When the COVID-19 pandemic broke out in March 2020, businesses had no choice but to transition into remote work. They quickly had to embrace telecommuting and adopt more technology-centric processes. The mandatory lockdowns and social distancing saw the rise of software that kept companies connected to their employees and CRM apps that kept businesses connected with their clients or customers.
The situation emphasizes the growing relevance of the Fourth Industrial Revolution. It shows how Industry 4.0 technologies will continue to transform the way businesses operate and people work.
There are three factors that propelled Industry 4.0 into the spotlight:
Big data refers to a large volume of structured and unstructured information gathered from the daily processes of an organization. This data gets bigger over time. But the actual focus isn’t the data volume is. Rather, it’s on how well how comprehensive the data analysis and insights are.
These insights, based on daily operations and trends, serve as the basis for real-time decision-making. They serve as a reference for business moves. Business owners and organization leaders will be more confident in their choices and decisions by knowing they’re backed by data.
Take note that big data doesn’t come from just one source. It is gathered from multiple sources.
Internet of Things (IoT)
The Internet of Things is essentially the process of turning devices into a controller for automated systems. It adds a level of digital intelligence to regular devices and connects them to external systems. In turn, these systems become more responsive to and in tune with human instincts.
For example, homeowners can install an application on their mobile device to control doors, windows, lighting, HVAC systems, or security systems with a few taps on their smartphone.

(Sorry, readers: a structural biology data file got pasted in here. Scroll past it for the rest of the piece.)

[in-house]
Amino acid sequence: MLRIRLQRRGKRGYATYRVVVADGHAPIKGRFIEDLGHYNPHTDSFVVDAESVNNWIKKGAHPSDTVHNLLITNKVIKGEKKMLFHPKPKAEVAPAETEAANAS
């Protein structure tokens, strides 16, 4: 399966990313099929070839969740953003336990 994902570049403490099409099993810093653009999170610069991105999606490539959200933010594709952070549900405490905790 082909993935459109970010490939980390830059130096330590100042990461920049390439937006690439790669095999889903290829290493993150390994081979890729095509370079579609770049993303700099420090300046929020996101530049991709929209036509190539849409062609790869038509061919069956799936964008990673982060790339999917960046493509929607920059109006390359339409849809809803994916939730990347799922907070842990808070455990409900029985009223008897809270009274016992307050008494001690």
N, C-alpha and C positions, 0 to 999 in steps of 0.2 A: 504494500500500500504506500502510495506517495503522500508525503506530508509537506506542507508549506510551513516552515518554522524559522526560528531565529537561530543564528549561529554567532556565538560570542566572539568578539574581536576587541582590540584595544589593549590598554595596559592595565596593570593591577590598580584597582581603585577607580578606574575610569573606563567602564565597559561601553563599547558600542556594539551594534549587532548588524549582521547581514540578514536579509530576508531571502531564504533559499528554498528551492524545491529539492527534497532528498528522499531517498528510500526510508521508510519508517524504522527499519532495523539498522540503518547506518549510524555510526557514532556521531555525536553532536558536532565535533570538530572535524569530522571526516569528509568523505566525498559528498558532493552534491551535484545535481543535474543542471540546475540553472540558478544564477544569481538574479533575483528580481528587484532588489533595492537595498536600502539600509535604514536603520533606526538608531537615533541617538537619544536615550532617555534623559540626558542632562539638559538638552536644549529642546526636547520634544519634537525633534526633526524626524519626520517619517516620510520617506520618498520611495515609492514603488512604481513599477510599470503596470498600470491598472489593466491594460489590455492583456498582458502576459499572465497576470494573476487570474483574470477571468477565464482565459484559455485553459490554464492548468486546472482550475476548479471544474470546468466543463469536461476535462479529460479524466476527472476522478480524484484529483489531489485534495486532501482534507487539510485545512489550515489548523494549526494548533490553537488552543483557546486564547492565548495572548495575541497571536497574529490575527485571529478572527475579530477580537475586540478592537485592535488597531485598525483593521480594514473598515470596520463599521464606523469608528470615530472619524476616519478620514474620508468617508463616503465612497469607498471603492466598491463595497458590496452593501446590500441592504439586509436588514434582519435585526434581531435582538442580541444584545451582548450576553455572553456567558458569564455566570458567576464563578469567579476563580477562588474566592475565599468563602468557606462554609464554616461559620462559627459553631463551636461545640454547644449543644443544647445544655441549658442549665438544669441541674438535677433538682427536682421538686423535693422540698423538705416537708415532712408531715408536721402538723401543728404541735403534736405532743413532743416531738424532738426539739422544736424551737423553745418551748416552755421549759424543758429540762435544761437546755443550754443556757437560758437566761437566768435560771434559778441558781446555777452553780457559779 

Similarly, store owners and office administrators can use IoT devices to control motion sensors and smart thermostats. Manufacturers can also use IoT to digitize and streamline their processes.
Machine-to-Machine Communication (M2M)
The name is pretty much self-explanatory. Machine-to-machine communication refers to direct data exchange and automation between devices. It may include recording and sharing real-time data through wired and wireless networks. M2M, therefore, is one of the most blatant proofs of Industry 4.0. In the future, machines and devices might no longer need human facilitation.
Machine-to-machine communication has been around for a long time, though. It’s what ATMs use to verify an account and authorize cash dispensation. Vending machines also use M2M communication to record and send inventory information to the vending machine owner.
In businesses, M2M communication could include industrial implementation, which automatically lets a device or machine share information only with software that was initially authorized.
These three things made way for automation and computer intelligence to work together more closely than ever. Add this to the way people are more receptive to technology because of the way the pandemic forced it on people, it’s clear that Industry 4.0 will flourish in the years to come.
How else does Industry 4.0 translate from theory into practice?
Industry 4.0 can be a double-edged sword if not managed properly. On one hand, it streamlines manual, repetitive labor. It can actually accomplish these tasks faster. On the other hand, workers who used to do these tasks might be worried that the Fourth Industrial Revolution might eventually cost them their jobs.
But as businesses have come to discover during their transition to pandemic-induced telecommuting, humans and technology can continue to work side by side. By letting technology handle menial tasks, the workforce will have more time to focus on developing the products, skills, and services that matter most.
It might not be so bad, then, to incorporate more technology into business strategies. It is, after all, inevitable.